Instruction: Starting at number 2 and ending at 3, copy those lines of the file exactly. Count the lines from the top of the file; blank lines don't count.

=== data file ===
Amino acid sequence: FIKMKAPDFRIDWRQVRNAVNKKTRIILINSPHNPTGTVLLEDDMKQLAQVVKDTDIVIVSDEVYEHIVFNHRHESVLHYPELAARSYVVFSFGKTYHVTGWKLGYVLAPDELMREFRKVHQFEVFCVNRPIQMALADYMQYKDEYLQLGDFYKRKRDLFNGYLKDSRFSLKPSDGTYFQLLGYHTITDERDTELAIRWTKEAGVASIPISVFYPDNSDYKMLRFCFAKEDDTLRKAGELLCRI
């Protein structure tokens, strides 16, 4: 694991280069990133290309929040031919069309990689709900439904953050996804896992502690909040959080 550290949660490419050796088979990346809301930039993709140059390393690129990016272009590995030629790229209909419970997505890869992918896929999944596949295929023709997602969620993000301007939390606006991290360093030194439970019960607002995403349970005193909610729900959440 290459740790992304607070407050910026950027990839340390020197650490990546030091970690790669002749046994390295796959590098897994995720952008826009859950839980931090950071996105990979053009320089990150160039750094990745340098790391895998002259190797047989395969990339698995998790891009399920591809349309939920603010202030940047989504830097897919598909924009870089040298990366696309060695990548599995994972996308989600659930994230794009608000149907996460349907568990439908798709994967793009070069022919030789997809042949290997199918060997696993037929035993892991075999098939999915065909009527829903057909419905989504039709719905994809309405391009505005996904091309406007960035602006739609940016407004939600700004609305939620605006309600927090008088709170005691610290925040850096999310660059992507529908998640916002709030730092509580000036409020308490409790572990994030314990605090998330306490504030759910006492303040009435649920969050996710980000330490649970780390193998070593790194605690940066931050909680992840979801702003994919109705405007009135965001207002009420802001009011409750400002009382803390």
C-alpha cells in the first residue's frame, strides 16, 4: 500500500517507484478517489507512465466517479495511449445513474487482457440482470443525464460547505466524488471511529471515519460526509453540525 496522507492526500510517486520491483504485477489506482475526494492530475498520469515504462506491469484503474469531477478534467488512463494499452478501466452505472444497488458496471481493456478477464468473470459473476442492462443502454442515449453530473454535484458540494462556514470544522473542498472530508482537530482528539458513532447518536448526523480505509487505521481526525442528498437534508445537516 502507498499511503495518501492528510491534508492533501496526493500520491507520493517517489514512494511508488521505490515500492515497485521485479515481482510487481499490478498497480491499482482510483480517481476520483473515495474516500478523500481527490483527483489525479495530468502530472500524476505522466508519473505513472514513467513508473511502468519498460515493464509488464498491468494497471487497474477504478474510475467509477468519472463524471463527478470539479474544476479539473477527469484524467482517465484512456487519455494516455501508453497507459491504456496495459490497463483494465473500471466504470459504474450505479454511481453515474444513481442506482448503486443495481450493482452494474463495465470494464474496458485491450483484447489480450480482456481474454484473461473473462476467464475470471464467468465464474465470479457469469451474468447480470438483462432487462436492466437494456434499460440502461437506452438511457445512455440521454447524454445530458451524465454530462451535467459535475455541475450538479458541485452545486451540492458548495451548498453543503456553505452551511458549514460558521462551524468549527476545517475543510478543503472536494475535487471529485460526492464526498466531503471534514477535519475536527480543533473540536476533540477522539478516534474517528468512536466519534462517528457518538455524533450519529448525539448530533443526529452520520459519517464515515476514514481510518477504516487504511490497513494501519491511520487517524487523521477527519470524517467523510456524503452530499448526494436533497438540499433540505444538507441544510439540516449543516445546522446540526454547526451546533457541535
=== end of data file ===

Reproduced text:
């Protein structure tokens, strides 16, 4: 694991280069990133290309929040031919069309990689709900439904953050996804896992502690909040959080 550290949660490419050796088979990346809301930039993709140059390393690129990016272009590995030629790229209909419970997505890869992918896929999944596949295929023709997602969620993000301007939390606006991290360093030194439970019960607002995403349970005193909610729900959440 290459740790992304607070407050910026950027990839340390020197650490990546030091970690790669002749046994390295796959590098897994995720952008826009859950839980931090950071996105990979053009320089990150160039750094990745340098790391895998002259190797047989395969990339698995998790891009399920591809349309939920603010202030940047989504830097897919598909924009870089040298990366696309060695990548599995994972996308989600659930994230794009608000149907996460349907568990439908798709994967793009070069022919030789997809042949290997199918060997696993037929035993892991075999098939999915065909009527829903057909419905989504039709719905994809309405391009505005996904091309406007960035602006739609940016407004939600700004609305939620605006309600927090008088709170005691610290925040850096999310660059992507529908998640916002709030730092509580000036409020308490409790572990994030314990605090998330306490504030759910006492303040009435649920969050996710980000330490649970780390193998070593790194605690940066931050909680992840979801702003994919109705405007009135965001207002009420802001009011409750400002009382803390």
C-alpha cells in the first residue's frame, strides 16, 4: 500500500517507484478517489507512465466517479495511449445513474487482457440482470443525464460547505466524488471511529471515519460526509453540525 496522507492526500510517486520491483504485477489506482475526494492530475498520469515504462506491469484503474469531477478534467488512463494499452478501466452505472444497488458496471481493456478477464468473470459473476442492462443502454442515449453530473454535484458540494462556514470544522473542498472530508482537530482528539458513532447518536448526523480505509487505521481526525442528498437534508445537516 502507498499511503495518501492528510491534508492533501496526493500520491507520493517517489514512494511508488521505490515500492515497485521485479515481482510487481499490478498497480491499482482510483480517481476520483473515495474516500478523500481527490483527483489525479495530468502530472500524476505522466508519473505513472514513467513508473511502468519498460515493464509488464498491468494497471487497474477504478474510475467509477468519472463524471463527478470539479474544476479539473477527469484524467482517465484512456487519455494516455501508453497507459491504456496495459490497463483494465473500471466504470459504474450505479454511481453515474444513481442506482448503486443495481450493482452494474463495465470494464474496458485491450483484447489480450480482456481474454484473461473473462476467464475470471464467468465464474465470479457469469451474468447480470438483462432487462436492466437494456434499460440502461437506452438511457445512455440521454447524454445530458451524465454530462451535467459535475455541475450538479458541485452545486451540492458548495451548498453543503456553505452551511458549514460558521462551524468549527476545517475543510478543503472536494475535487471529485460526492464526498466531503471534514477535519475536527480543533473540536476533540477522539478516534474517528468512536466519534462517528457518538455524533450519529448525539448530533443526529452520520459519517464515515476514514481510518477504516487504511490497513494501519491511520487517524487523521477527519470524517467523510456524503452530499448526494436533497438540499433540505444538507441544510439540516449543516445546522446540526454547526451546533457541535